The real problem nowadays is that bacteria have become immune to antibiotics. This is due to the fact that we receive antibiotics with food (for example, the meat of industrial production), due to the mutation of bacteria and also the appearance of new infections that are resistant to modern medicines. At the same time, a new series of antibiotics was last time invented back in 1987.
Now scientists have discovered a completely new class of antibiotics, which consists of 25 antimicrobial components. It is important that diseases cannot adapt to it and develop resistance. An international group of microbiologists was able to find a new source of antibiotics. They abandoned bacteria that were easily grown in the laboratory and learned to cultivate rare members of the underground microflora using an iChip device that allows them to grow cells directly in the natural conditions of the soil.
Especially effective against such dangerous diseases as tuberculosis and Staphylococcus aureus is “teixobactin”. Indeed, in vitro tests have shown that neither Staphylococcus aureus or tuberculous mycobacterium under the influence of teixobactin could form a single bacterium resistant to it.
What is the reason for his superpower? A new antibiotic spoils the cell wall of microbes, but its specific target is not at all the enzyme that is responsible for one or another stage of its assembly, and not the peptide that compose it. Teixobactin binds to the precursors of peptidoglycan and teichoic acid, which build the cell wall. The antibiotic interacts with a very conservative area in polymer structures. It is so conservative that no bacteria have been able to find any modifications in it.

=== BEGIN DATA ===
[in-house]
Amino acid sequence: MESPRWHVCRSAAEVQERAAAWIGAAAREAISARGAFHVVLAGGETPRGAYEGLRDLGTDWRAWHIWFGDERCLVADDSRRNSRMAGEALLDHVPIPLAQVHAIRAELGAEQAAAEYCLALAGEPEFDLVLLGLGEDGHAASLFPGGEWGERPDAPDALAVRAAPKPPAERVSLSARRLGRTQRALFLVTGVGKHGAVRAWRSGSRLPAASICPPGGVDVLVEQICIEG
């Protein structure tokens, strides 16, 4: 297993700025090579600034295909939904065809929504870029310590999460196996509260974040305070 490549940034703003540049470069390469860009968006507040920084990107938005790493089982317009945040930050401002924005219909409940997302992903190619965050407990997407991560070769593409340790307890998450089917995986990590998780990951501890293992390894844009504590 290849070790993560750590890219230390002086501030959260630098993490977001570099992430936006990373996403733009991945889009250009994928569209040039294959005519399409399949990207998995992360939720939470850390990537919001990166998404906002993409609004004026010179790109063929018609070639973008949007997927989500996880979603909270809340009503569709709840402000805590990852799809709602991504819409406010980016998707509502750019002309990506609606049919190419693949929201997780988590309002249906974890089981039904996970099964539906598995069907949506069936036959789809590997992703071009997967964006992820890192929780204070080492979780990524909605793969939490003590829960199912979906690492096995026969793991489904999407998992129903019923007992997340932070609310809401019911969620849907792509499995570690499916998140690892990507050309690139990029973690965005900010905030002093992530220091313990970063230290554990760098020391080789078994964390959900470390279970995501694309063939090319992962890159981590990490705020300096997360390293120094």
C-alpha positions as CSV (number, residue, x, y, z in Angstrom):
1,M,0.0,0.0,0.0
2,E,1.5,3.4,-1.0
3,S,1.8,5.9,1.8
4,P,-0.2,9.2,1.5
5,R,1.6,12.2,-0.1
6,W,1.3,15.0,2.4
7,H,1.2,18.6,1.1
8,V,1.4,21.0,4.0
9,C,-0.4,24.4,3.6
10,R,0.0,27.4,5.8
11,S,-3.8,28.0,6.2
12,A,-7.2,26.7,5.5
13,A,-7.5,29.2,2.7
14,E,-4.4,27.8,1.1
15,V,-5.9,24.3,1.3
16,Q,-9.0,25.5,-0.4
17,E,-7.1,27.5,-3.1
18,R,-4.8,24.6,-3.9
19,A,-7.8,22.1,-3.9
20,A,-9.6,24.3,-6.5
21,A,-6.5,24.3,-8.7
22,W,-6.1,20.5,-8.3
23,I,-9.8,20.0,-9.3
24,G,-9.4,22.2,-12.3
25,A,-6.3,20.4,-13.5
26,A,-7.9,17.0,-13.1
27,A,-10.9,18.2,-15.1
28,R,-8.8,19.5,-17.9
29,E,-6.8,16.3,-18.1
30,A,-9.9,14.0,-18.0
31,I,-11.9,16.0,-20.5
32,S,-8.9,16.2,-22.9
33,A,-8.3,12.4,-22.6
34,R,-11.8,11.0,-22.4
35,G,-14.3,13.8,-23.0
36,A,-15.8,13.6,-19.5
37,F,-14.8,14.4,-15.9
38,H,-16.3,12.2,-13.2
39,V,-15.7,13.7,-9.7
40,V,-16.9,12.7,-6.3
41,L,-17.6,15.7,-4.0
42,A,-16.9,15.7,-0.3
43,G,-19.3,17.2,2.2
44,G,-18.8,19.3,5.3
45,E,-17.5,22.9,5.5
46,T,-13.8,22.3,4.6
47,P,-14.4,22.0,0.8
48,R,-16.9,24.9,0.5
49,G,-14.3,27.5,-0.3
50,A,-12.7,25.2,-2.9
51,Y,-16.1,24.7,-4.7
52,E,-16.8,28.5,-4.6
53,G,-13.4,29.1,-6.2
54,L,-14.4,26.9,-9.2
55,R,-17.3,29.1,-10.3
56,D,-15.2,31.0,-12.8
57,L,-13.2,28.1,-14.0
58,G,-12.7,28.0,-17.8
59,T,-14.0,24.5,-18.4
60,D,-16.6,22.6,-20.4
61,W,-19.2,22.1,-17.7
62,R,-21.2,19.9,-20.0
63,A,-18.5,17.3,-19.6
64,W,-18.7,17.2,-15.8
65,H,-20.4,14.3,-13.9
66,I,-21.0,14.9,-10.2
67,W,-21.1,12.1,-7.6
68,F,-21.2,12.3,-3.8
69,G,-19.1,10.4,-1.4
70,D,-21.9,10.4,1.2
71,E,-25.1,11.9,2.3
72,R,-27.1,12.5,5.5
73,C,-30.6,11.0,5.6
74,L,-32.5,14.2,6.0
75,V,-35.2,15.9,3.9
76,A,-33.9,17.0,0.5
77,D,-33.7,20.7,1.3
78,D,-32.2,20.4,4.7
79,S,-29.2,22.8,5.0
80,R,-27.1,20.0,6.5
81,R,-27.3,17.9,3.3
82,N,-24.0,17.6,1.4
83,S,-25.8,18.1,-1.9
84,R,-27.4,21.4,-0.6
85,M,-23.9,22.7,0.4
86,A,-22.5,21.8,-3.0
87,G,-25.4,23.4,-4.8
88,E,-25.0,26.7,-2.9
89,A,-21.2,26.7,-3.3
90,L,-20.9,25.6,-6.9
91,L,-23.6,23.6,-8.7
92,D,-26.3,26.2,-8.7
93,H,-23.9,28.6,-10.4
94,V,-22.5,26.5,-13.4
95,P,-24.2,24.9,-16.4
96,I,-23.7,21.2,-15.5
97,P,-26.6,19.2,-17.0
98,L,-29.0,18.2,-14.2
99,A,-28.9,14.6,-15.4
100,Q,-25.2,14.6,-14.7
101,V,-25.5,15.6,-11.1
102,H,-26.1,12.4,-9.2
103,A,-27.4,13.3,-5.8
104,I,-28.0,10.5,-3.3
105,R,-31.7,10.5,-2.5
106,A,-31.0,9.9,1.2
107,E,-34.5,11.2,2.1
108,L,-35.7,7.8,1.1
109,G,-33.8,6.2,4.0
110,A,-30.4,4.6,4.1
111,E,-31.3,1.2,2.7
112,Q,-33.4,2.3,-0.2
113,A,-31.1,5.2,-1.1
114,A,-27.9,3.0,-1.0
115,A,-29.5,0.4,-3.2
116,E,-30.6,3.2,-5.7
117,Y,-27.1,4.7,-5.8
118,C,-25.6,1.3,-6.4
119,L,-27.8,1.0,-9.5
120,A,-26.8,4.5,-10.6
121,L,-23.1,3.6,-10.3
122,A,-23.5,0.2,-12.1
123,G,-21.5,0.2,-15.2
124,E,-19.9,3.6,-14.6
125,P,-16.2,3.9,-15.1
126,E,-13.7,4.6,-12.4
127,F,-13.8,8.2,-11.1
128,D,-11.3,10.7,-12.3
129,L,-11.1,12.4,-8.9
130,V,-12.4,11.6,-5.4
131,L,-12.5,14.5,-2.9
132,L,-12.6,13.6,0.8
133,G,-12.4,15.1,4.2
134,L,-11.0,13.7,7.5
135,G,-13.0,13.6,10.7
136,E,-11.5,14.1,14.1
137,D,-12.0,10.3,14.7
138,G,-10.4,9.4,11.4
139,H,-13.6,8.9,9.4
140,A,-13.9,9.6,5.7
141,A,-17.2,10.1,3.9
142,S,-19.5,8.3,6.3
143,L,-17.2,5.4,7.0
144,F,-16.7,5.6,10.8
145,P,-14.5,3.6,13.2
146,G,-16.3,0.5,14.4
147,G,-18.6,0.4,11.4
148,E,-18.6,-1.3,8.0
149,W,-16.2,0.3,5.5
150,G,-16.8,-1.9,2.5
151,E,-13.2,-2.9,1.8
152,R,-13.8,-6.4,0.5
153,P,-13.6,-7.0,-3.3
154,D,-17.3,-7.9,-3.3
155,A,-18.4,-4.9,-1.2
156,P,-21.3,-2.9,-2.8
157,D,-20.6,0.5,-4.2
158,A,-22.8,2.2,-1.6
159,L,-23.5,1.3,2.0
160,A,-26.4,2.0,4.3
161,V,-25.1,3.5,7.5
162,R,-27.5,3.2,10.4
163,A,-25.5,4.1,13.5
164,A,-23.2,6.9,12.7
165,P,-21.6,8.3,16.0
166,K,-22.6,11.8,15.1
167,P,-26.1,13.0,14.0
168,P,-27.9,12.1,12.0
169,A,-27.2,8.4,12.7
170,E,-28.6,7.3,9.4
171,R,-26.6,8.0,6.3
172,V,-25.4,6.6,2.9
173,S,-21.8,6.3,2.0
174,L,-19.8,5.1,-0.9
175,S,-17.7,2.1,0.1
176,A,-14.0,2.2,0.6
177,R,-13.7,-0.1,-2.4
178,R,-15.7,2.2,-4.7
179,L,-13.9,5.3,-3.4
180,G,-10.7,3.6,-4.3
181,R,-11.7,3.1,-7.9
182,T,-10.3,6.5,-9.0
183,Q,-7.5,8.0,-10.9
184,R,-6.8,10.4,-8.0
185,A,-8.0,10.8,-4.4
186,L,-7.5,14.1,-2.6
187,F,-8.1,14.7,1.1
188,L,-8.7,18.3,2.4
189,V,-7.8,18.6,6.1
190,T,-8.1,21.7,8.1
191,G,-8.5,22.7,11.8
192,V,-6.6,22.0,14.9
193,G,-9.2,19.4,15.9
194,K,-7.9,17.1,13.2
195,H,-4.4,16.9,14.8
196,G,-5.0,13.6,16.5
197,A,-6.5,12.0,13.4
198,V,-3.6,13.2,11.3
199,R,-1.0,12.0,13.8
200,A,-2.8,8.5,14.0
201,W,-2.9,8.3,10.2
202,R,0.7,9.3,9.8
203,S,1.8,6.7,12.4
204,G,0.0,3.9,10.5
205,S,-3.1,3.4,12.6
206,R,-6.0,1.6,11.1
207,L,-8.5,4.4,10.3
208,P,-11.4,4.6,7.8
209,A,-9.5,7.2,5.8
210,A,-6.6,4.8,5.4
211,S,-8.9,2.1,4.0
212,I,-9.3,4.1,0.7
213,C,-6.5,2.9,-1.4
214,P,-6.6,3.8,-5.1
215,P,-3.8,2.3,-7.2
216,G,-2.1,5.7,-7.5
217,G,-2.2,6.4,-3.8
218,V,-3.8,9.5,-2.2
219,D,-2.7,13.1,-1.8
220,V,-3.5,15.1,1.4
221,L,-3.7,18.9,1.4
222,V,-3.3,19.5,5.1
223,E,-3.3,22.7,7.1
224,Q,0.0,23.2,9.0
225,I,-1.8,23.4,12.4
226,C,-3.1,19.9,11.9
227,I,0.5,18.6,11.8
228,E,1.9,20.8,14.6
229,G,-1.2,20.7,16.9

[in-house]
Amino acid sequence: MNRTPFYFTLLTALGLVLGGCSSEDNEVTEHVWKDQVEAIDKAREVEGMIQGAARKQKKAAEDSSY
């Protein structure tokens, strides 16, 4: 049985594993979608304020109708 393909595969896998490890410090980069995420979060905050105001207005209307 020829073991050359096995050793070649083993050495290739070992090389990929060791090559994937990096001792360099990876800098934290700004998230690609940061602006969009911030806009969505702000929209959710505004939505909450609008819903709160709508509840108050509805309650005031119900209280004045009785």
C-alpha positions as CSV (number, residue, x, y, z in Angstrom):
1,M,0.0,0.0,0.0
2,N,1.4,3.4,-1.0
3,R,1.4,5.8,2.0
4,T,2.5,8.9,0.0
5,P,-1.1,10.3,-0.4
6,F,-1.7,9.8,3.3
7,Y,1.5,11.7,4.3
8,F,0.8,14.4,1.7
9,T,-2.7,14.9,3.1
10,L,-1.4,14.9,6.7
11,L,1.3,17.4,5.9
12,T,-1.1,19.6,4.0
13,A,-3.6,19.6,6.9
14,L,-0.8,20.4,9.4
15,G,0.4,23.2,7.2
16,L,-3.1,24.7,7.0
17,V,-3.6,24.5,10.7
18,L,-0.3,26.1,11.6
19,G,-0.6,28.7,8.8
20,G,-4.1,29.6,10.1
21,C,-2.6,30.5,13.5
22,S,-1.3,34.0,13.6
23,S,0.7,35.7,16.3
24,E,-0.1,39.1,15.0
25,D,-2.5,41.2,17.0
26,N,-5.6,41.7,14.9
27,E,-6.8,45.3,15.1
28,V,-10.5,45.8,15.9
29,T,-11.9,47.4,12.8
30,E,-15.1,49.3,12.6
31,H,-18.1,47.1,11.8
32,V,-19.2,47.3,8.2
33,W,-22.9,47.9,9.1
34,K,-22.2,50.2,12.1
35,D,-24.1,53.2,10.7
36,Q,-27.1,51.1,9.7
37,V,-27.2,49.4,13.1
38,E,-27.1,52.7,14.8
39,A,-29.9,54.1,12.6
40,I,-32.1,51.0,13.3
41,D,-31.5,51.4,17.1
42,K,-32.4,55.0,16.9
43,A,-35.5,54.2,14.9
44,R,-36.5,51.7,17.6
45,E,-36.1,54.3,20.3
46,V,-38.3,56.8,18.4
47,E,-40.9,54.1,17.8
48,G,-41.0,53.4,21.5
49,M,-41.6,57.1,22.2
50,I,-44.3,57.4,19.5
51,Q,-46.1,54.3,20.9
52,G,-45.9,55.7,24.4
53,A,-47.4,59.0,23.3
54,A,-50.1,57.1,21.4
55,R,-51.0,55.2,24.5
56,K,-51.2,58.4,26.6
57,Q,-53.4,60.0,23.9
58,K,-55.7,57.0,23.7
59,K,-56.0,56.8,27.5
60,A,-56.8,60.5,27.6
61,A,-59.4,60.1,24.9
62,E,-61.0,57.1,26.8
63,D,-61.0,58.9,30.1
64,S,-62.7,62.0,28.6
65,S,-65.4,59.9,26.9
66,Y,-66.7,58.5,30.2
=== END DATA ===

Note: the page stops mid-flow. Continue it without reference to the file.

Usually, if a medicament enters a structural protein or protein-enzyme, the microbes use mutations that alter the structure of the protein so much that it continues to do its job but becomes insensitive to the antibiotic. However, in this case, the substance is aimed against extremely important molecular complexes that do not tolerate any mutations. In other words, there is no way to change the enzymes that are responsible for this area of the cell wall so that it (a piece of polymer) becomes invisible to the antibiotic.
A similar mechanism of action can be found in vancomycin, but it binds to the peptide component of the cell wall, which can be changed without harming the cell. What did the bacteria: for almost 30 years we have been dealing with vancomycin-resistant microbes that have mutated the menionned peptide.
The bacterium itself, which produces teixobactin, is designed in such a way that it does not need to defend against its own antibiotic, there are no targets in its cell wall. Most likely, there are no ready-made genes against teixobactin in nature, and it is simply impossible to acquire resistance to it due to the horizontal transfer of the desired gene from one bacterium to another. It is possible that the resistance to teixobactin will still appear, but it will take much longer time than usual.